by Diane Katz
The Heritage Foundation
January 16, 2013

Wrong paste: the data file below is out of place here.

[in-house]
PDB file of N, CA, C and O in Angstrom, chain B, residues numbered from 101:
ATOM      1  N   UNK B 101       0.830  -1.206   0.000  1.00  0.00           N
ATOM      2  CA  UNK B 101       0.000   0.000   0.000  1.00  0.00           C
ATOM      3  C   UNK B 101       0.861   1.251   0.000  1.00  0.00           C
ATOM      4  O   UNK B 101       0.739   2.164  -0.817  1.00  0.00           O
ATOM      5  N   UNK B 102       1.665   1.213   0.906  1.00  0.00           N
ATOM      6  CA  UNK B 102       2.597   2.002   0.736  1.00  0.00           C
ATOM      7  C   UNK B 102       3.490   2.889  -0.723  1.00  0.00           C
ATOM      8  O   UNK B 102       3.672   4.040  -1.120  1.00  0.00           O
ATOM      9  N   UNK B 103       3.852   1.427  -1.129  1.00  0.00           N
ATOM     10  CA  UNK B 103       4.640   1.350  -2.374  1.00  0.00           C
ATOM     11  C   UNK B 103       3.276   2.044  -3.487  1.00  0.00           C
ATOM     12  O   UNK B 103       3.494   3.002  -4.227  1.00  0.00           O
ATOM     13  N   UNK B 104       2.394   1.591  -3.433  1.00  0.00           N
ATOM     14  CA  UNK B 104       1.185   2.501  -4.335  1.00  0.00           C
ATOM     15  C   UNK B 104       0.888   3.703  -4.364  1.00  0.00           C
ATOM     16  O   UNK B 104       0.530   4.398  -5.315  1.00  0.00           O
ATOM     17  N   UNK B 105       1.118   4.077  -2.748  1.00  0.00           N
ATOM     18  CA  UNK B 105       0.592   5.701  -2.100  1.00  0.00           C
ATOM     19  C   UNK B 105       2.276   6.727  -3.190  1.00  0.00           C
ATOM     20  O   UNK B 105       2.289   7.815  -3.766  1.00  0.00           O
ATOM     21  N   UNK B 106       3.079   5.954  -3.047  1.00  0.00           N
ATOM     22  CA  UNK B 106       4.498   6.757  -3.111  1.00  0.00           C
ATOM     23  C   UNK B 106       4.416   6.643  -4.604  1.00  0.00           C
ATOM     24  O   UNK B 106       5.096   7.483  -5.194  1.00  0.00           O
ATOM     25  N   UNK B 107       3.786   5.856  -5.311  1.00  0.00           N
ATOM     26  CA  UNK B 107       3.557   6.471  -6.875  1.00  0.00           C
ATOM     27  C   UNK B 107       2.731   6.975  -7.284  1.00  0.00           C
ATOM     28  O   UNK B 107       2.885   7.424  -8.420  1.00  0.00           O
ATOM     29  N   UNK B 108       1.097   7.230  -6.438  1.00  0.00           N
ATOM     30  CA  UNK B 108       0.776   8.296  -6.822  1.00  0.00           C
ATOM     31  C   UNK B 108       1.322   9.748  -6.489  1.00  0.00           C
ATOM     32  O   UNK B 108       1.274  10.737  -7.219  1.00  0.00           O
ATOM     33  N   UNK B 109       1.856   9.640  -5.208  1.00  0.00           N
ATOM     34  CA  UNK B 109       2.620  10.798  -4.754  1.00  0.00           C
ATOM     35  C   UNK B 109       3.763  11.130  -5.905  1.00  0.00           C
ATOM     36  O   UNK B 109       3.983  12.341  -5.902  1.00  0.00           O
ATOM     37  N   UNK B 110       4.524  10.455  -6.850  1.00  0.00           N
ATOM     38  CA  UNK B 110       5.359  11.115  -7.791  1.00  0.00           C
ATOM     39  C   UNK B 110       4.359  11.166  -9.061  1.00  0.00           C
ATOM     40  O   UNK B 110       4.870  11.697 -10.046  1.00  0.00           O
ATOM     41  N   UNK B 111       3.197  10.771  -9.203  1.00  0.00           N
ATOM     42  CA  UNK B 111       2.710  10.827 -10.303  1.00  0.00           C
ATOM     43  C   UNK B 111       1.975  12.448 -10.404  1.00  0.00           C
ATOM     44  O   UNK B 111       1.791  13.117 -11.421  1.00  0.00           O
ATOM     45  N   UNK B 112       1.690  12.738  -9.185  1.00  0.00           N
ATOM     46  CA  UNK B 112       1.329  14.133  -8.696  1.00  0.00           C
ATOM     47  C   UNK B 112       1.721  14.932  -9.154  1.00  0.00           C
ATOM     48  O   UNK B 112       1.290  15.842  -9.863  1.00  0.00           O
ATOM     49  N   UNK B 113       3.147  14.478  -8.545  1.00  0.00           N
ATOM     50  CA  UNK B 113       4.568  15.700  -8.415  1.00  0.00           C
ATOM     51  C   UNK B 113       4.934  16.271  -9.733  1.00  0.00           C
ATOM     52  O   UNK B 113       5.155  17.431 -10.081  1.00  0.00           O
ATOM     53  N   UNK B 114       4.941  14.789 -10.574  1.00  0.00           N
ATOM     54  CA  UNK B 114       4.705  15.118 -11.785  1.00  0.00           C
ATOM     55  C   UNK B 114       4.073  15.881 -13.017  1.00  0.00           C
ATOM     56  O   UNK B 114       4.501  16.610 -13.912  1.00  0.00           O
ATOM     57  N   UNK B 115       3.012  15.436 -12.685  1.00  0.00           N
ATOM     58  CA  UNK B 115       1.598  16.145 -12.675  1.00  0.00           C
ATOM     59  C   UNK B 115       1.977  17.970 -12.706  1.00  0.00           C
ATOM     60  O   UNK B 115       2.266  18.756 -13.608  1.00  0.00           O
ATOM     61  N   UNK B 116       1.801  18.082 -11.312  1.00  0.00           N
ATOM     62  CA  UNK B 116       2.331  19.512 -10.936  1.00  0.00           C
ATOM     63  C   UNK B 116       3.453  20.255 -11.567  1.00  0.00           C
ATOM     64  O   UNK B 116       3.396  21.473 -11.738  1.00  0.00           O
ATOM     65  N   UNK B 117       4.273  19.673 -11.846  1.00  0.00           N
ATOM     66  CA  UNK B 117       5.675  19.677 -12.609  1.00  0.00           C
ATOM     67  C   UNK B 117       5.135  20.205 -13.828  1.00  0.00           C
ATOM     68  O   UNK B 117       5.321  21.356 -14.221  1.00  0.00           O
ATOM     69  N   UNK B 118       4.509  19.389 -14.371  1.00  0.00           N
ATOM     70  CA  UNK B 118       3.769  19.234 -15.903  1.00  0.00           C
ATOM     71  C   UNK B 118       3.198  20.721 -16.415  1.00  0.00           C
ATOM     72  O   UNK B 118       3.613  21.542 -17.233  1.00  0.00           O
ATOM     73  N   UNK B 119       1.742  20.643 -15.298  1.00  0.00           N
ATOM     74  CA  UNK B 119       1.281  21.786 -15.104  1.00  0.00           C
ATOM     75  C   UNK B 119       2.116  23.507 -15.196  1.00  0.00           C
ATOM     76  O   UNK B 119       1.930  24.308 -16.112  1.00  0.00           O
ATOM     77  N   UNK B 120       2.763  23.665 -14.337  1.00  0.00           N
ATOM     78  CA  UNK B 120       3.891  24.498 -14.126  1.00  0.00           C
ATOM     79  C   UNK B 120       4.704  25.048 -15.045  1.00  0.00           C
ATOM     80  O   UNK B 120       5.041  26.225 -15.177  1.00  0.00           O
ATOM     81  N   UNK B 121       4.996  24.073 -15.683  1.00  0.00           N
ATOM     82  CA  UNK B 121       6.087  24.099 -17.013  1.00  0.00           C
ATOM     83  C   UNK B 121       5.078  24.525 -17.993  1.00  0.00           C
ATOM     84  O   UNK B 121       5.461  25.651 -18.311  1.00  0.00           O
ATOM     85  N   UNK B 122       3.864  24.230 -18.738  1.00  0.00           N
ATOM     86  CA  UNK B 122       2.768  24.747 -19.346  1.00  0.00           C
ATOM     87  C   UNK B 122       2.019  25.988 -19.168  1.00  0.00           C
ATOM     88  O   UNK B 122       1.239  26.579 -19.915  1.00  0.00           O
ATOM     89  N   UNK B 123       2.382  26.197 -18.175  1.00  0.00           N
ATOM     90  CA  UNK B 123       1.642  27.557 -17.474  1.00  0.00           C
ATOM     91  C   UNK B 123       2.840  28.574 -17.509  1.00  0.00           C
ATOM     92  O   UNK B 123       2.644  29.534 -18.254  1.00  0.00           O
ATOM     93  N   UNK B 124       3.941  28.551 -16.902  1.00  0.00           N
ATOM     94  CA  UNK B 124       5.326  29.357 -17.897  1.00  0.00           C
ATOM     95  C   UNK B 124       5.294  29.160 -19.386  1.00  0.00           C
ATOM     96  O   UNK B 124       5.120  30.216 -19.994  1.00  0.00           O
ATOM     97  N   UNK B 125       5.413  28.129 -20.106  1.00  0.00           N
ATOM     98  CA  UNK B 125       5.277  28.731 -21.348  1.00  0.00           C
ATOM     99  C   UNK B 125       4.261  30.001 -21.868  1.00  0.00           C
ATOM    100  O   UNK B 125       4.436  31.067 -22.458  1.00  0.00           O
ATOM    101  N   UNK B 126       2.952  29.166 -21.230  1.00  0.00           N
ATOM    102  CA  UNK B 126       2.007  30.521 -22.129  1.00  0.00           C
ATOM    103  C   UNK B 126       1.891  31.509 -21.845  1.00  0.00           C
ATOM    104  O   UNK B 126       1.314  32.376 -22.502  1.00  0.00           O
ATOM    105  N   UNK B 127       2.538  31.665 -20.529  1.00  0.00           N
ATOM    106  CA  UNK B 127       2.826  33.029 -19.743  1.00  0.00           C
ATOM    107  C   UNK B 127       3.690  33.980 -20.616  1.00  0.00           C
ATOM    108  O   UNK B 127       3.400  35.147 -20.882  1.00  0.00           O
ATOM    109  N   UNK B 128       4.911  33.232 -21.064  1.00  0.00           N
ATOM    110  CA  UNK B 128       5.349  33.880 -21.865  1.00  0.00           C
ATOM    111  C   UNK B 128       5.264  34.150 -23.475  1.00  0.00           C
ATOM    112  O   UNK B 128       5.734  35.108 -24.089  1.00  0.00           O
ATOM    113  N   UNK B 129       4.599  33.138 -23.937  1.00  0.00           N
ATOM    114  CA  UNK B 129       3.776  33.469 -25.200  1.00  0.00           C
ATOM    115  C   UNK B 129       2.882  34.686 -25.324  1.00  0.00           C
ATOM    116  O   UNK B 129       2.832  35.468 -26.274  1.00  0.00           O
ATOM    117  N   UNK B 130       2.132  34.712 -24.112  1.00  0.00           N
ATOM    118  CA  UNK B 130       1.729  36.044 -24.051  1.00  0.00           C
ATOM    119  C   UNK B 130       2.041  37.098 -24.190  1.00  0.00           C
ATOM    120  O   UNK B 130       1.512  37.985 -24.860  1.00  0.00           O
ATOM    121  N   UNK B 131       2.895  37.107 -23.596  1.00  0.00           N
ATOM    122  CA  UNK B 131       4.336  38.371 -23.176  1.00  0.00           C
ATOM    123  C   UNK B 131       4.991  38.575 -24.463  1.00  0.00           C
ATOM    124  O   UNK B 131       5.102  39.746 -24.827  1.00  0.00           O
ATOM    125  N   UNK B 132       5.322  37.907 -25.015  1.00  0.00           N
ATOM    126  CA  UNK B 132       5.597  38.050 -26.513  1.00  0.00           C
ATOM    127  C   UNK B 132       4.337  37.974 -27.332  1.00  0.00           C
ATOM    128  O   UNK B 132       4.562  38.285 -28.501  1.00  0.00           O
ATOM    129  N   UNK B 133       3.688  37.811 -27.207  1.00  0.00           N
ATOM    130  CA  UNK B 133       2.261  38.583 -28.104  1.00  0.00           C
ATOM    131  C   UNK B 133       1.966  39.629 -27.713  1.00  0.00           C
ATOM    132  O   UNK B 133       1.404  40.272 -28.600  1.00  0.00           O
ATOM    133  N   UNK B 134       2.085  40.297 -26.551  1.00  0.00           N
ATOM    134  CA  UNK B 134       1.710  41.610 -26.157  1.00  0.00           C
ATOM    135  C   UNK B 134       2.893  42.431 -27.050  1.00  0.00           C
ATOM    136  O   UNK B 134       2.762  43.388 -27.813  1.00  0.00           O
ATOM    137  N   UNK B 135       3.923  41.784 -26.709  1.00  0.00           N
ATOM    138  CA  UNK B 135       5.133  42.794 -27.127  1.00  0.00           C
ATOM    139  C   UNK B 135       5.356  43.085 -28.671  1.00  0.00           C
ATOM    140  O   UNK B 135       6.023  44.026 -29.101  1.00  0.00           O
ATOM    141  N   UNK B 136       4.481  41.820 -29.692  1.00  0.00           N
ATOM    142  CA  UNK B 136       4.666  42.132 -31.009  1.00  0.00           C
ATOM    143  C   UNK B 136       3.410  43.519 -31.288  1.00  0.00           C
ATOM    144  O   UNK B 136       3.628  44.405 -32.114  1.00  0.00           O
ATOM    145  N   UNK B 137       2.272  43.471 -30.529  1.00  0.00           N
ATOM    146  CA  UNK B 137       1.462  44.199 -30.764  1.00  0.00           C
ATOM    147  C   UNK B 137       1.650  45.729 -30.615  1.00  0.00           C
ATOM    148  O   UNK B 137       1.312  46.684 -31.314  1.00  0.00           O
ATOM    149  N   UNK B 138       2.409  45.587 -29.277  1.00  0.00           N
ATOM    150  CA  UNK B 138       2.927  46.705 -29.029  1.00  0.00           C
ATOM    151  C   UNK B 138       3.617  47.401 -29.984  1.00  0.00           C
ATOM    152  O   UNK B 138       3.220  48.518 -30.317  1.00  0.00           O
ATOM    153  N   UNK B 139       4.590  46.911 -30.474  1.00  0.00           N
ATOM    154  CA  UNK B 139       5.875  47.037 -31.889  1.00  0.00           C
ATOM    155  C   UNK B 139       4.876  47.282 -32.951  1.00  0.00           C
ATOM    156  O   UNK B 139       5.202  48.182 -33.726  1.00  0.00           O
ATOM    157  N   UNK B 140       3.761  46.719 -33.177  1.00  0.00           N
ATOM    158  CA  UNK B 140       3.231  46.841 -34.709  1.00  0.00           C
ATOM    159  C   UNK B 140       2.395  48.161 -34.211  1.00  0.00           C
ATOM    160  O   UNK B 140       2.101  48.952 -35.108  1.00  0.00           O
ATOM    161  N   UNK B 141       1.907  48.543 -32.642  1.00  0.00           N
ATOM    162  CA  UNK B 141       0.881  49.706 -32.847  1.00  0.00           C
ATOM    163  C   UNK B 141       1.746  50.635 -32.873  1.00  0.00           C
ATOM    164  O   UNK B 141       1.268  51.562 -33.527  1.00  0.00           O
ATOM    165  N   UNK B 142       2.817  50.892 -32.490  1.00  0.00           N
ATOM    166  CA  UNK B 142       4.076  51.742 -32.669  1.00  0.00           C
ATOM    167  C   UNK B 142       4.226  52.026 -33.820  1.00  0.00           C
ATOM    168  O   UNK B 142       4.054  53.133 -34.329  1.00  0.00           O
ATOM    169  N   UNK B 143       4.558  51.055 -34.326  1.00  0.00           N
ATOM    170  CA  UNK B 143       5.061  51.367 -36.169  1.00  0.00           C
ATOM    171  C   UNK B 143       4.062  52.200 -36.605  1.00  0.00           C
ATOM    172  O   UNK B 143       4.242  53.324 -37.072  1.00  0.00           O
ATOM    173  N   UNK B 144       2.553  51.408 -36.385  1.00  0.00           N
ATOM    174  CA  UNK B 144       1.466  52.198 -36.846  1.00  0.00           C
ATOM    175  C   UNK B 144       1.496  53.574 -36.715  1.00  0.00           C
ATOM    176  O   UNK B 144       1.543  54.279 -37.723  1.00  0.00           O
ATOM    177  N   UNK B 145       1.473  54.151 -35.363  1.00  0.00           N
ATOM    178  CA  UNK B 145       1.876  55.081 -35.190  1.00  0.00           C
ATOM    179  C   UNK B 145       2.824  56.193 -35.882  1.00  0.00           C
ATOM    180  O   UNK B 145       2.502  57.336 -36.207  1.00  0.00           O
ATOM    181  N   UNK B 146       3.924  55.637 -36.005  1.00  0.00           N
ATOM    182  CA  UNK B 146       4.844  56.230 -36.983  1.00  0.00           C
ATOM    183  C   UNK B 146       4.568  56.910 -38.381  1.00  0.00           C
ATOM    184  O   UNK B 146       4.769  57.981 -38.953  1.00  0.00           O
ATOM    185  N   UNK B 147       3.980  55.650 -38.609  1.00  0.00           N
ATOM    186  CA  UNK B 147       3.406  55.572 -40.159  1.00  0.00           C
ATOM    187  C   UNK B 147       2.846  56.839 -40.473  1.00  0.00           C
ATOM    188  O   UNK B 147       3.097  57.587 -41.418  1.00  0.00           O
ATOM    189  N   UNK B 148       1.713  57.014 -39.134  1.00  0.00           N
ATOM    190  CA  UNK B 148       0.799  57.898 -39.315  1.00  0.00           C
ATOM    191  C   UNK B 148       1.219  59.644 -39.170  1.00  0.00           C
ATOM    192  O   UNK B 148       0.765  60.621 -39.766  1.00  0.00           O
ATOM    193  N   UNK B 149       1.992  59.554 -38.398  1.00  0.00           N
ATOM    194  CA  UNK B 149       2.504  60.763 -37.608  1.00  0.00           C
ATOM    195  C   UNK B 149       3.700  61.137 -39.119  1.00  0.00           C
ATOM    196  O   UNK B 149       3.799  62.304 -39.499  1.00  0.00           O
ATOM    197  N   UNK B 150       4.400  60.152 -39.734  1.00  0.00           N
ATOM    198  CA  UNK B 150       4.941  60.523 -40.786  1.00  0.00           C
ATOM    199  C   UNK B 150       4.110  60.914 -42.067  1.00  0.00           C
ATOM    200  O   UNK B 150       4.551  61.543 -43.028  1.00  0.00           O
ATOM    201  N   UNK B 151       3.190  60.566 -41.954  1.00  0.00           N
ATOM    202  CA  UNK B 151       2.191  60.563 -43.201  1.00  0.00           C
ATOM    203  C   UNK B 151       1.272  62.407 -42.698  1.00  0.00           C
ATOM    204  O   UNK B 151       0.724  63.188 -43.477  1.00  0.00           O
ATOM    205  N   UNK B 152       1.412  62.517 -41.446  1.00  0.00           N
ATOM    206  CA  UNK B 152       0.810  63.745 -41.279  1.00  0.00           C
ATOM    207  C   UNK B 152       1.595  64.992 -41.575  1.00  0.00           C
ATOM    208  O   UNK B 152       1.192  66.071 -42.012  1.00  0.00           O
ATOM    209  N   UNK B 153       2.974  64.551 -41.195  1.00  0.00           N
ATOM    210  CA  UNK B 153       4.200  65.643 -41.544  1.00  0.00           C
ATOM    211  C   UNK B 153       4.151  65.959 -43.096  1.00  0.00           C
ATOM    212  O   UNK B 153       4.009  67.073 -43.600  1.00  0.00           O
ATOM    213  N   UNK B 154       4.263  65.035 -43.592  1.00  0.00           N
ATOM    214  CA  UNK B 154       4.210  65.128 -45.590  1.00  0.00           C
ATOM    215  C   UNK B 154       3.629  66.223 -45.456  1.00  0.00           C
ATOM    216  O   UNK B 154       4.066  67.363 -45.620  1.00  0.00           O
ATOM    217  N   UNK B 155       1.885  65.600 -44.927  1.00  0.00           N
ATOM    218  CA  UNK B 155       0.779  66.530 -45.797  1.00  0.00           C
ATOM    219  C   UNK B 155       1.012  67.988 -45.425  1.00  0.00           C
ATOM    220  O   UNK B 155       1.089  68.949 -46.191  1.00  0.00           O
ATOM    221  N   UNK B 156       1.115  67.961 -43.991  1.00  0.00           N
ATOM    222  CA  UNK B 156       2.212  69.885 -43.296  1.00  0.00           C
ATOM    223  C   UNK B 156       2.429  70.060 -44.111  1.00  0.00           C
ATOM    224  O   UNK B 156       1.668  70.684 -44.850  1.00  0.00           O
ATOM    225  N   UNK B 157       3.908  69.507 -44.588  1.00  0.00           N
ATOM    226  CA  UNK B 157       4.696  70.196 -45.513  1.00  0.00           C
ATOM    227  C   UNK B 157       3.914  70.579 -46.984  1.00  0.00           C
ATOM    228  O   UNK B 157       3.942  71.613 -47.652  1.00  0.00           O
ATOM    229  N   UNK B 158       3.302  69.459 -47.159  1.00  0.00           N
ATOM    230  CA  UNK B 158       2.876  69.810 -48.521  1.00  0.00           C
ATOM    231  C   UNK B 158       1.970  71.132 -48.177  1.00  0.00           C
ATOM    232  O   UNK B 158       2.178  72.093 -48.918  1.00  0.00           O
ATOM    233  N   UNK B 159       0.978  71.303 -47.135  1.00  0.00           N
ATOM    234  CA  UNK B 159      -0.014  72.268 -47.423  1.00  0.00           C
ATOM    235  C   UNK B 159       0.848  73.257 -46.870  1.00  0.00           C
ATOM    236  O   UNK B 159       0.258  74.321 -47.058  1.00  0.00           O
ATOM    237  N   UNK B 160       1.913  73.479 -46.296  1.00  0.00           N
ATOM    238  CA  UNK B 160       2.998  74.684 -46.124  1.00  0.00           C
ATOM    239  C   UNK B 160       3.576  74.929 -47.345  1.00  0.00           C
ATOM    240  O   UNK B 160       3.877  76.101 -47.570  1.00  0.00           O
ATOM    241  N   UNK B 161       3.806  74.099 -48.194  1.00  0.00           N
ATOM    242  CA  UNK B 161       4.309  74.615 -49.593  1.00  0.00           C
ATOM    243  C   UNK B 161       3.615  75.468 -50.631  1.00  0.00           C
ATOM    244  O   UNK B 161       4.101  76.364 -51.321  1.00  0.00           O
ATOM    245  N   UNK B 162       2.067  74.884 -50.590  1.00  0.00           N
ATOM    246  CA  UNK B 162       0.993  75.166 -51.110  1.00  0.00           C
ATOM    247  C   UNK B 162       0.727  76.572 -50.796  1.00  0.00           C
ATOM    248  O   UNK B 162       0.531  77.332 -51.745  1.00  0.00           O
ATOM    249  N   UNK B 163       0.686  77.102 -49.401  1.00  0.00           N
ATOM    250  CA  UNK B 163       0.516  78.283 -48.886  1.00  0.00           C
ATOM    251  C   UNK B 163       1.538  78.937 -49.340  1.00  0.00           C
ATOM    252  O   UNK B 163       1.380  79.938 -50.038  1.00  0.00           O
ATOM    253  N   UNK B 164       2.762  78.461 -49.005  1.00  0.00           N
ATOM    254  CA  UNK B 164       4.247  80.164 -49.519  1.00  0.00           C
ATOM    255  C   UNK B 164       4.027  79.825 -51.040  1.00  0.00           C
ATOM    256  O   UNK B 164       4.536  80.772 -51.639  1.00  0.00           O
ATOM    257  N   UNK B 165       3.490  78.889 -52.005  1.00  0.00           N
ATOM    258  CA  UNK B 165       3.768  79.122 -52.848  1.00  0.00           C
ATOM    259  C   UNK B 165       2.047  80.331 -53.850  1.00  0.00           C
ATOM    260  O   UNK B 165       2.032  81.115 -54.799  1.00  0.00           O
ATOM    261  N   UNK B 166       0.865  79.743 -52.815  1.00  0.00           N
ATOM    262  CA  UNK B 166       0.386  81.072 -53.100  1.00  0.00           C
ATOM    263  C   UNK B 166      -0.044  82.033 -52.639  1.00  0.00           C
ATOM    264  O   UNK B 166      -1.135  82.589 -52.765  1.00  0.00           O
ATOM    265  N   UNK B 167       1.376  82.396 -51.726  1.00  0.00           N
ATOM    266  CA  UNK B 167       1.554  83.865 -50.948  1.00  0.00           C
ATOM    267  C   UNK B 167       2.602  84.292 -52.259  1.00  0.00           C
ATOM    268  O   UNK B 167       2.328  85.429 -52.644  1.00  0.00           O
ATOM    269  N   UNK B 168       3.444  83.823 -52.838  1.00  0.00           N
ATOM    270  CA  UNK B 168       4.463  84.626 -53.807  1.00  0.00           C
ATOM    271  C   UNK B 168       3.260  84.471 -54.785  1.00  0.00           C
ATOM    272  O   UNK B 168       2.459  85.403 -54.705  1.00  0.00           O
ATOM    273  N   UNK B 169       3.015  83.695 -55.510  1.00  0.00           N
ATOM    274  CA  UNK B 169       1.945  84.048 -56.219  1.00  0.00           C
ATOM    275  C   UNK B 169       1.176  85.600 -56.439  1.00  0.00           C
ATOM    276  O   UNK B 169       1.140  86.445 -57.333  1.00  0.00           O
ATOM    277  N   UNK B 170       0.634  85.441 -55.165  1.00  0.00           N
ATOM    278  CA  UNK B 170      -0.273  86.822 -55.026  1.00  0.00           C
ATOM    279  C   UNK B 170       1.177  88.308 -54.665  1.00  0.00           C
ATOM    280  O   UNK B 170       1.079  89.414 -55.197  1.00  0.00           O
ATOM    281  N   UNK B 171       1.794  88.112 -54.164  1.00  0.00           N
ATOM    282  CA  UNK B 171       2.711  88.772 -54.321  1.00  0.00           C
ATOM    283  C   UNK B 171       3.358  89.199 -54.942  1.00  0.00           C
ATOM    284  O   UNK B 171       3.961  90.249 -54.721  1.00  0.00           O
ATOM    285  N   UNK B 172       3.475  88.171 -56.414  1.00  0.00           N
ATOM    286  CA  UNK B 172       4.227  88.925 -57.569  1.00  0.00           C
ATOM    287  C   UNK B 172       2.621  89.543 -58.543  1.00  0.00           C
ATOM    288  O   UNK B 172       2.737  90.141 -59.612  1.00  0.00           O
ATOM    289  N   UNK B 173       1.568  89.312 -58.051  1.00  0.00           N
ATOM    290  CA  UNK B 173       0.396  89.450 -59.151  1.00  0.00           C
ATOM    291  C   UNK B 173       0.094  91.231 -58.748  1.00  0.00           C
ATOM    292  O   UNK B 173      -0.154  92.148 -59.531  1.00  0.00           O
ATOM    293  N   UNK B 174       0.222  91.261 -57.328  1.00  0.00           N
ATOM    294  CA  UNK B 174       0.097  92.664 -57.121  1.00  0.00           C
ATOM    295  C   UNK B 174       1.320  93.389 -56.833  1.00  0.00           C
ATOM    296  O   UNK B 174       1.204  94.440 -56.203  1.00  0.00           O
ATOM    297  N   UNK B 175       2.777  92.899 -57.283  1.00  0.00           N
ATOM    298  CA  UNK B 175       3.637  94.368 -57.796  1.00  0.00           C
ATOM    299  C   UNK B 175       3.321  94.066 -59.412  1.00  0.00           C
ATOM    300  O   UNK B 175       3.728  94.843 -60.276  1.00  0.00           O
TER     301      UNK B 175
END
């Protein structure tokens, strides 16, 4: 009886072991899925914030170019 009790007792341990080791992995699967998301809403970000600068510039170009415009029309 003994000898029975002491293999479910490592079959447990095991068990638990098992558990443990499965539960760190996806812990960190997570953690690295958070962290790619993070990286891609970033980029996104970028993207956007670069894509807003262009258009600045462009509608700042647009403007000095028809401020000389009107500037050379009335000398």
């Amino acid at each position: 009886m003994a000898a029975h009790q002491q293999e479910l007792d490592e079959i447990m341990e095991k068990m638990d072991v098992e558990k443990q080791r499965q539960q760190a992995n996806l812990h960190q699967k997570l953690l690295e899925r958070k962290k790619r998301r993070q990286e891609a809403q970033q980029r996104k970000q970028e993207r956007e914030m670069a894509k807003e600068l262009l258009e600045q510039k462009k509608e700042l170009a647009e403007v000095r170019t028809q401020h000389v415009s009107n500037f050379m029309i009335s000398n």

The remittance regulations constitute rulemaking at its worst: protracted uncertainty, overly broad strictures that reflect a misunderstanding of the targeted market, and fewer, more costly consumer options. Dozens of experts in the finance industry attempted to warn the Consumer Financial Protection Bureau about the flaws before the rules were finalized. Reflecting no small amount of regulatory arrogance, the agency ignored the input—only to reverse course. Unfortunately, the remittance rules saga is not isolated. Dozens of other Dodd–Frank provisions remain unwritten or stuck in regulatory or judicial limbo, leaving financial institutions and their customers uncertain about their investment and credit options. It is a sorry reminder of how poorly crafted legislation and ill-considered rulemaking have costly consequences.



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